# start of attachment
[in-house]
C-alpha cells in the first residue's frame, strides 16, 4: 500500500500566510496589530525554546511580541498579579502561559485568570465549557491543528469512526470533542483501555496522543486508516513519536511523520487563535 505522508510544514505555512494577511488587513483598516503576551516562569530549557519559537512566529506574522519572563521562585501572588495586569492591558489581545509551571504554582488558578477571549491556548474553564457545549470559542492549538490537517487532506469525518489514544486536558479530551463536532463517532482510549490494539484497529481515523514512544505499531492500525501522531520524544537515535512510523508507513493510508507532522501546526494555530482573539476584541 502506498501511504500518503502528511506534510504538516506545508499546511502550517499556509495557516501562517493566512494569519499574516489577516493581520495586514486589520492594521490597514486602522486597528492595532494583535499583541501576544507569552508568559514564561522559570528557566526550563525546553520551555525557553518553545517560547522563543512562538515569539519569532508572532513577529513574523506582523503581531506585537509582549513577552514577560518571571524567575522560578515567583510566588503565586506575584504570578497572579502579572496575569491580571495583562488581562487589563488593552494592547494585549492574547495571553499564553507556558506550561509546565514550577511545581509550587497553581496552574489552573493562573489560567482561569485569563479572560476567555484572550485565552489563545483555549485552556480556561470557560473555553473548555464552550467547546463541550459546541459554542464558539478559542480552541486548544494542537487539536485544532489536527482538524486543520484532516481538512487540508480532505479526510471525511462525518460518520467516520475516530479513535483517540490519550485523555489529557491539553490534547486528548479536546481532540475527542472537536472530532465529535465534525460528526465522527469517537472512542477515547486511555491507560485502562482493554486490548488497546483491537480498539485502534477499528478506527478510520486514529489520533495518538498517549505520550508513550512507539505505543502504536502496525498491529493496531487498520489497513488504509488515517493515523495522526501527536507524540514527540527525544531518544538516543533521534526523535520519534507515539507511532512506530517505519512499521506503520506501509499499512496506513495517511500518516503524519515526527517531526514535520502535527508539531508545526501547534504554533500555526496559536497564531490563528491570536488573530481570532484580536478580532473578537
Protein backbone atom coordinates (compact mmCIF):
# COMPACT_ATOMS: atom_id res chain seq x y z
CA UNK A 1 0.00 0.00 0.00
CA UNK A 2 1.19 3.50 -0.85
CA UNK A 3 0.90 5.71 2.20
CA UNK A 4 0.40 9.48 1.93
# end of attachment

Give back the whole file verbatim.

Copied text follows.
[in-house]
C-alpha cells in the first residue's frame, strides 16, 4: 500500500500566510496589530525554546511580541498579579502561559485568570465549557491543528469512526470533542483501555496522543486508516513519536511523520487563535 505522508510544514505555512494577511488587513483598516503576551516562569530549557519559537512566529506574522519572563521562585501572588495586569492591558489581545509551571504554582488558578477571549491556548474553564457545549470559542492549538490537517487532506469525518489514544486536558479530551463536532463517532482510549490494539484497529481515523514512544505499531492500525501522531520524544537515535512510523508507513493510508507532522501546526494555530482573539476584541 502506498501511504500518503502528511506534510504538516506545508499546511502550517499556509495557516501562517493566512494569519499574516489577516493581520495586514486589520492594521490597514486602522486597528492595532494583535499583541501576544507569552508568559514564561522559570528557566526550563525546553520551555525557553518553545517560547522563543512562538515569539519569532508572532513577529513574523506582523503581531506585537509582549513577552514577560518571571524567575522560578515567583510566588503565586506575584504570578497572579502579572496575569491580571495583562488581562487589563488593552494592547494585549492574547495571553499564553507556558506550561509546565514550577511545581509550587497553581496552574489552573493562573489560567482561569485569563479572560476567555484572550485565552489563545483555549485552556480556561470557560473555553473548555464552550467547546463541550459546541459554542464558539478559542480552541486548544494542537487539536485544532489536527482538524486543520484532516481538512487540508480532505479526510471525511462525518460518520467516520475516530479513535483517540490519550485523555489529557491539553490534547486528548479536546481532540475527542472537536472530532465529535465534525460528526465522527469517537472512542477515547486511555491507560485502562482493554486490548488497546483491537480498539485502534477499528478506527478510520486514529489520533495518538498517549505520550508513550512507539505505543502504536502496525498491529493496531487498520489497513488504509488515517493515523495522526501527536507524540514527540527525544531518544538516543533521534526523535520519534507515539507511532512506530517505519512499521506503520506501509499499512496506513495517511500518516503524519515526527517531526514535520502535527508539531508545526501547534504554533500555526496559536497564531490563528491570536488573530481570532484580536478580532473578537
Protein backbone atom coordinates (compact mmCIF):
# COMPACT_ATOMS: atom_id res chain seq x y z
CA UNK A 1 0.00 0.00 0.00
CA UNK A 2 1.19 3.50 -0.85
CA UNK A 3 0.90 5.71 2.20
CA UNK A 4 0.40 9.48 1.93